When a School and Church Need Police Protection

New security measures are a priority for one local Alabama community, for its own members' safety and well being

The times indeed are “a-changing.” How does Briarwood Presbyterian Church Police Department sound to you? Ready to usher in a church police department?

Despite the unorthodox, unheard of, and untested notion of a church police agency, a Birmingham, Alabama, house of worship has petitioned state authorities, seeking authorization to give birth to its own police force.

In a nutshell, the Briarwood Presbyterian Church and its academic component, the Briarwood Christian School, had an attorney author a bill that received the blessing from the Alabama House of Representatives and now awaits the signature of Alabama Gov. Robert Bentley. The church’s bill outlines its operational intent on hiring one police officer who will have an official police vehicle and responsibility for church and school security, with full powers of arrest.

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Like many churches across the nation, Briarwood customarily hired off-duty cops to work security on their church and school grounds. However, they ran into occasions when police officers were unavailable for hire. The next step was to consider having their own cop shop to avoid instances when police service was needed yet unattainable. It appears the Briarwood Presbyterian Church Police Department (BPPD) will come to fruition, the first church police department in America.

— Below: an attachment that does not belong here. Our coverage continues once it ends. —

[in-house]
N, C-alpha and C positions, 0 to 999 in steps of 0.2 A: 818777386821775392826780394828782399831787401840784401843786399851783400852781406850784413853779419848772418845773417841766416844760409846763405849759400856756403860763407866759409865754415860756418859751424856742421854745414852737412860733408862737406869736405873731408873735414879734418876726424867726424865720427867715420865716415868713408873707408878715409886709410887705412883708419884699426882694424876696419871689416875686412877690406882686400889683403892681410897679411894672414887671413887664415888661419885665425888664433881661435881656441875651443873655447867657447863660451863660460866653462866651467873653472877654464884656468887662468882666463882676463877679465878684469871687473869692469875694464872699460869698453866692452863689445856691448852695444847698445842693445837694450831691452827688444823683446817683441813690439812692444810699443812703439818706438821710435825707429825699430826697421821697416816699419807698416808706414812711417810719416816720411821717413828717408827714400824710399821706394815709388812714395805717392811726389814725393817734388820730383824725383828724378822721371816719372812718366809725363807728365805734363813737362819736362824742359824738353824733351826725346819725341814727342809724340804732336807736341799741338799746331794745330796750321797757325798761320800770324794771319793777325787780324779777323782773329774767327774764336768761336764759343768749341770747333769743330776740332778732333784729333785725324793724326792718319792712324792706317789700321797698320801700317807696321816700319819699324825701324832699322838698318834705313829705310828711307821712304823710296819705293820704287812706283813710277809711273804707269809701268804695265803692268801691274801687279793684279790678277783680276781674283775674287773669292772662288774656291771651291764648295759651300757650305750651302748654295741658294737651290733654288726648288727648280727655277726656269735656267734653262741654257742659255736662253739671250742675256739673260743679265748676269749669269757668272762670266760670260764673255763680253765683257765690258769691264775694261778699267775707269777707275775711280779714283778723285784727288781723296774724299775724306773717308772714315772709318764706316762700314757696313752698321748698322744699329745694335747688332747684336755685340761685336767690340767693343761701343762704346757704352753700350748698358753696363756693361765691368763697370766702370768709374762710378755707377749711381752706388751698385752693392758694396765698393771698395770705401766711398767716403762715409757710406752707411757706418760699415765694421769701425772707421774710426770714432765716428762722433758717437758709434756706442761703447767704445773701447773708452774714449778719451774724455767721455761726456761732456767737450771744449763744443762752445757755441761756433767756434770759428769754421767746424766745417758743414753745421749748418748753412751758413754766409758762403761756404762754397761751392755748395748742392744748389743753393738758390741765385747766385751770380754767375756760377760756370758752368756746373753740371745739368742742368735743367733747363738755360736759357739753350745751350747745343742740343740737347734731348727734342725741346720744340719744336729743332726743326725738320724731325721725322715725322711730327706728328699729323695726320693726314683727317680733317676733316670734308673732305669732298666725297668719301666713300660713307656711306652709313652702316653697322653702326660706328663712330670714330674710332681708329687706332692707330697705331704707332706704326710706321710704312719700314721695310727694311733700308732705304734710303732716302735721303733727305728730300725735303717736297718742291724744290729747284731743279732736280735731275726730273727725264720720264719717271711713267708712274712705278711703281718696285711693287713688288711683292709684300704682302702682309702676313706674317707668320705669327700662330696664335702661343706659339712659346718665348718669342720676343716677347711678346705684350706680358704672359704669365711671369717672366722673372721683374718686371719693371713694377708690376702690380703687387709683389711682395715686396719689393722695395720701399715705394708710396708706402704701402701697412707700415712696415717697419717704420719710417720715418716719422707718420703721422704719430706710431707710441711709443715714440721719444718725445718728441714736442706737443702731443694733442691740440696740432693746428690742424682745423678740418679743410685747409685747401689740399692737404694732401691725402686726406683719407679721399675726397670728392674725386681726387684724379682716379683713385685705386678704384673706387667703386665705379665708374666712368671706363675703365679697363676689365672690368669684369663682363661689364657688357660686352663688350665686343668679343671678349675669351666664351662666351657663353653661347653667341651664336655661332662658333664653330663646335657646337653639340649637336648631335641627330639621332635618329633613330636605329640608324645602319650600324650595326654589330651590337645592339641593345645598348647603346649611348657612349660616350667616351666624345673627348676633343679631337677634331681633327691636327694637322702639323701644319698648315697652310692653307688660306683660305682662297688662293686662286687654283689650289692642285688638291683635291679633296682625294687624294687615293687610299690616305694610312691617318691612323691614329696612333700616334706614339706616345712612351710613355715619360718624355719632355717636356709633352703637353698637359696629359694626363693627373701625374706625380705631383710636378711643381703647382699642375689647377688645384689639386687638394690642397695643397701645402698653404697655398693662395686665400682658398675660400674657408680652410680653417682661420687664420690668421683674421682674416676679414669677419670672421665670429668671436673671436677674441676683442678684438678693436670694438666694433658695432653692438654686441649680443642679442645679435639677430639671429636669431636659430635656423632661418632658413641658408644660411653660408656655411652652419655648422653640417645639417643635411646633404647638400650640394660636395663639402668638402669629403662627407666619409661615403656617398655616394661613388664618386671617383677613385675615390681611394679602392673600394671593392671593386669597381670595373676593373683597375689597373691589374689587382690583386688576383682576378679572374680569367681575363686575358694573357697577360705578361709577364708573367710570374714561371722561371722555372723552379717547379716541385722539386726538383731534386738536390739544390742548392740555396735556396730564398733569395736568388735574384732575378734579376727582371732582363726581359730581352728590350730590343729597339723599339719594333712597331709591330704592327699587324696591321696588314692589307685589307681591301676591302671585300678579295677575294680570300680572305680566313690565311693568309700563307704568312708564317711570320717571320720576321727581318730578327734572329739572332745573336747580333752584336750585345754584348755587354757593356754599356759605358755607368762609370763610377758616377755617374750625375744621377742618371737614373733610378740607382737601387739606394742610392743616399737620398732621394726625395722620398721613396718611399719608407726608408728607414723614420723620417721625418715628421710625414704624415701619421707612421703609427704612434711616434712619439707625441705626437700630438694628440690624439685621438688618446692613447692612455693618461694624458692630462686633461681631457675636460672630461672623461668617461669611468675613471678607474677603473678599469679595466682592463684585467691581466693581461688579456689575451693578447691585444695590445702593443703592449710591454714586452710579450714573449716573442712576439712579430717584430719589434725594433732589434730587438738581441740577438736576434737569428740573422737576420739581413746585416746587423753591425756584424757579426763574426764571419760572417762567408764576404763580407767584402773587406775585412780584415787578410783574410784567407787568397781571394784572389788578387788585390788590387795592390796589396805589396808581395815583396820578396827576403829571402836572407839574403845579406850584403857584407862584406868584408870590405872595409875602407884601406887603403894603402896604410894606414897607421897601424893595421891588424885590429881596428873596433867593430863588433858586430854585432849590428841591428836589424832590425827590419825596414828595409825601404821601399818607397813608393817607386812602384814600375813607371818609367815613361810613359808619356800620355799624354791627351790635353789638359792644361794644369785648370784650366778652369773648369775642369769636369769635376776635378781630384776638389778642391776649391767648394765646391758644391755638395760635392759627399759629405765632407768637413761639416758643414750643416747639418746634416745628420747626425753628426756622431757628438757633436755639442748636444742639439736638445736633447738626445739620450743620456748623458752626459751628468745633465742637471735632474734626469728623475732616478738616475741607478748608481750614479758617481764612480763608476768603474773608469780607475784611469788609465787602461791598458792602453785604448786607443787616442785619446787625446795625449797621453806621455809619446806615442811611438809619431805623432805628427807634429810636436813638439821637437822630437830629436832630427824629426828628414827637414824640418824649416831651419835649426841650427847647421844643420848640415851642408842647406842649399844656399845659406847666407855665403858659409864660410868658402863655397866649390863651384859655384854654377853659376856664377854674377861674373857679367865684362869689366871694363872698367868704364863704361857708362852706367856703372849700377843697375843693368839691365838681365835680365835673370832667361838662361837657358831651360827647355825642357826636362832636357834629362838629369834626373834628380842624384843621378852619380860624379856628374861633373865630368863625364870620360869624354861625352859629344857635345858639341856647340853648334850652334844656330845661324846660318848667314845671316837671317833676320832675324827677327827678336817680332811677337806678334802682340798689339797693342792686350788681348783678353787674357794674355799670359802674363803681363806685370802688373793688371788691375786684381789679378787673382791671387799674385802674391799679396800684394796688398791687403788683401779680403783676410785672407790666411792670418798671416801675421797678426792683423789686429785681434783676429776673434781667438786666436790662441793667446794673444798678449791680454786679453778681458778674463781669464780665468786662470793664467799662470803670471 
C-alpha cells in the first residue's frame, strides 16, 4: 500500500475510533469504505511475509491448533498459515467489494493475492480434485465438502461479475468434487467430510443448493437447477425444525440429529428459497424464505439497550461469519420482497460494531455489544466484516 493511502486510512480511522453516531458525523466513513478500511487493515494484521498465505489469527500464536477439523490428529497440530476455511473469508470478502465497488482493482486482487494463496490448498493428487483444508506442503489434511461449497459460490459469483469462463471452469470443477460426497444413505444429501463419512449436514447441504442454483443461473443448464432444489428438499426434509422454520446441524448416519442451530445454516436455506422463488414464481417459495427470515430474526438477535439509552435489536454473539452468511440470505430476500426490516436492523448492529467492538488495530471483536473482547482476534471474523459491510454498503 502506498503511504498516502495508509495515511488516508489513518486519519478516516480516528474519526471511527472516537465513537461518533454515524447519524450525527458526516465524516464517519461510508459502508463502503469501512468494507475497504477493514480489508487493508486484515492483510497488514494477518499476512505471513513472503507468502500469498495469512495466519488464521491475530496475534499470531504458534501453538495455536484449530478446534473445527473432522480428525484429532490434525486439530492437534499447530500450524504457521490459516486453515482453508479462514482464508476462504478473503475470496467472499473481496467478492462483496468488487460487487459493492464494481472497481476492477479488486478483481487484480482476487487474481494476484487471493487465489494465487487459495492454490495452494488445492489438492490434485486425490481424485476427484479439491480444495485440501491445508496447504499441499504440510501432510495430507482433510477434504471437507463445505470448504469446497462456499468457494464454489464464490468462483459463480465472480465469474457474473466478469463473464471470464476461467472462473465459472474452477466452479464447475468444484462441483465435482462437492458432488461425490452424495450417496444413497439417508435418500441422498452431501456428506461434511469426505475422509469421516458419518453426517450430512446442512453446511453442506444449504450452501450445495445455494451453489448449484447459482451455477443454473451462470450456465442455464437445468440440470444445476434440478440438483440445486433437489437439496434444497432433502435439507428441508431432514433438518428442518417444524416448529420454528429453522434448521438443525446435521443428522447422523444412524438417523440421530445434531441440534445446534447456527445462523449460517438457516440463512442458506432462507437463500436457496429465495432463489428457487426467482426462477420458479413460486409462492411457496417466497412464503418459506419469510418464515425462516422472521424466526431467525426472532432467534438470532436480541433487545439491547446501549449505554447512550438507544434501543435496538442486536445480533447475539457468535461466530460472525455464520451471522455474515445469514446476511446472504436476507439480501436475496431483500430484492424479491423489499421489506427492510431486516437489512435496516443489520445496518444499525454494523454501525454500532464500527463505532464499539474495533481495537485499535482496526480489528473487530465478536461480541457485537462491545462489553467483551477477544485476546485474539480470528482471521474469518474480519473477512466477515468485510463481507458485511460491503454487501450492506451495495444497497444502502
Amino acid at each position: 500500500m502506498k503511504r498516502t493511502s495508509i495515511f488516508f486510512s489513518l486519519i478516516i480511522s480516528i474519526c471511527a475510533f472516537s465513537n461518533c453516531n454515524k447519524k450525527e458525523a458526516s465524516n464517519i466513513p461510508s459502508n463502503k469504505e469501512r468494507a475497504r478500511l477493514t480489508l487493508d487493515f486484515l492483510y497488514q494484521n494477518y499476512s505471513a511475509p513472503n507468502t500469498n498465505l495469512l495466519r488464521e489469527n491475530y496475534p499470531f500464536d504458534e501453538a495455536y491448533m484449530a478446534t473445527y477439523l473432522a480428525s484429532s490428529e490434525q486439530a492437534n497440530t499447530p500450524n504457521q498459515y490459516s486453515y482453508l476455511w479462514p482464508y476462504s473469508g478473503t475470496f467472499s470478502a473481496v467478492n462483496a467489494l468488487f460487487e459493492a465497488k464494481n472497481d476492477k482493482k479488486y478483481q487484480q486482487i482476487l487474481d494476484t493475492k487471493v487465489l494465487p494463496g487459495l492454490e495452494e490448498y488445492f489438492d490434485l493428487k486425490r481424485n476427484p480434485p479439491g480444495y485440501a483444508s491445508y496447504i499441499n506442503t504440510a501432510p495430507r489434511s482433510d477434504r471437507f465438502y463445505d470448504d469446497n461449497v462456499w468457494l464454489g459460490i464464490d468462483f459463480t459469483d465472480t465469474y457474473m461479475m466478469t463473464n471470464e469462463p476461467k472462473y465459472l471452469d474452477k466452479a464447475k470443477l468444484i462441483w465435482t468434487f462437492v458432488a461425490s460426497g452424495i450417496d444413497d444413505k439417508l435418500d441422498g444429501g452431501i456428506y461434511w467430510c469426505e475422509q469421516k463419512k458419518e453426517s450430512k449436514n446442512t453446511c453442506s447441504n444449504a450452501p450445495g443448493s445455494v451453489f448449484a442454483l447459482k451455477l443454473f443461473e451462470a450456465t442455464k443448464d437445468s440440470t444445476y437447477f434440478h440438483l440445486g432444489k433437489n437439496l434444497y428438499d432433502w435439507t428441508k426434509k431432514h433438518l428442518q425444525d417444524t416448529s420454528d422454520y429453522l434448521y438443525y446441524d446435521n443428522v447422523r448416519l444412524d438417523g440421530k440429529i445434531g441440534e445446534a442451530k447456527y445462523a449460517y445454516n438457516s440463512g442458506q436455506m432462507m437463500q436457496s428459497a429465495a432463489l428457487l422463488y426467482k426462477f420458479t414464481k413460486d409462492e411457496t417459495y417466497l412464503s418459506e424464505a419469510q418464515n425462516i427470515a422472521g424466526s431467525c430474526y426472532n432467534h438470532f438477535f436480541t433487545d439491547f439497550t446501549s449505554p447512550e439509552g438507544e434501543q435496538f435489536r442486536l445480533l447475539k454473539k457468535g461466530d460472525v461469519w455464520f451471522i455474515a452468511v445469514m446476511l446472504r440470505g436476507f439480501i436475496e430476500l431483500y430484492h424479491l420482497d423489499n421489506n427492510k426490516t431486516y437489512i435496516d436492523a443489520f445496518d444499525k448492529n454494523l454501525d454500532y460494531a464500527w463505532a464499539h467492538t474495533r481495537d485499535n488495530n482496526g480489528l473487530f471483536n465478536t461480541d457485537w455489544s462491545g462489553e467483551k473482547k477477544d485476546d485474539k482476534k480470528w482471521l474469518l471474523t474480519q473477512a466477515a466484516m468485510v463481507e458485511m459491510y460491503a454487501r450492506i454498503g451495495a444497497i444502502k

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What Briarwood is seeking to initiate is synonymous to the School Resource Officer (SRO) concept, which is what most schools across the country currently utilize. SROs are sworn law enforcement officers employed by a city or county police entity who are assigned full-time to a school in its jurisdiction. Some school districts compensate the officer’s department for the service while some split the cost. Other agencies assign a cop to school grounds full-time, similar to patrolling the streets (tax dollars) except relegated to school property and whatever enforcement actions are necessary. SROs are also viable mentors and quasi-teachers while on campus, a win-win concept.

Despite the sanctity of a church, and a cop keeping it peaceful, evil lurks and is often mobile. One hell-bent lunatic walking into the church will be the challenge for the chosen Briarwood cop. For example, only recently did we learn that Dylann Roof, the shooter who walked into a Charleston, South Carolina, church and killed nine congregants in 2015, departed before police arrival. Using GPS records, police tracked Roof’s movements and determined he’d gone to a second church. According to investigators, Roof claimed he was too tired to carry out any further havoc in the second church.

A lone cop may have his or her hands full in such a predicament, but when back-up is needed (and it likely will be), the police agency in the surrounding jurisdiction is your best friend. When a cop is in trouble, the cavalry is unfailingly going to respond. Could a lone cop prevent a Dylann Roof-type massacre from occurring? Perhaps. Off-duty cops in civilian attire, in attendance worshiping, have been in similar positions to thwart wickedness. But the distinction between them and a uniformed, fully-marked police officer and cruiser parked out front translates to preempting a rampage by mere presence.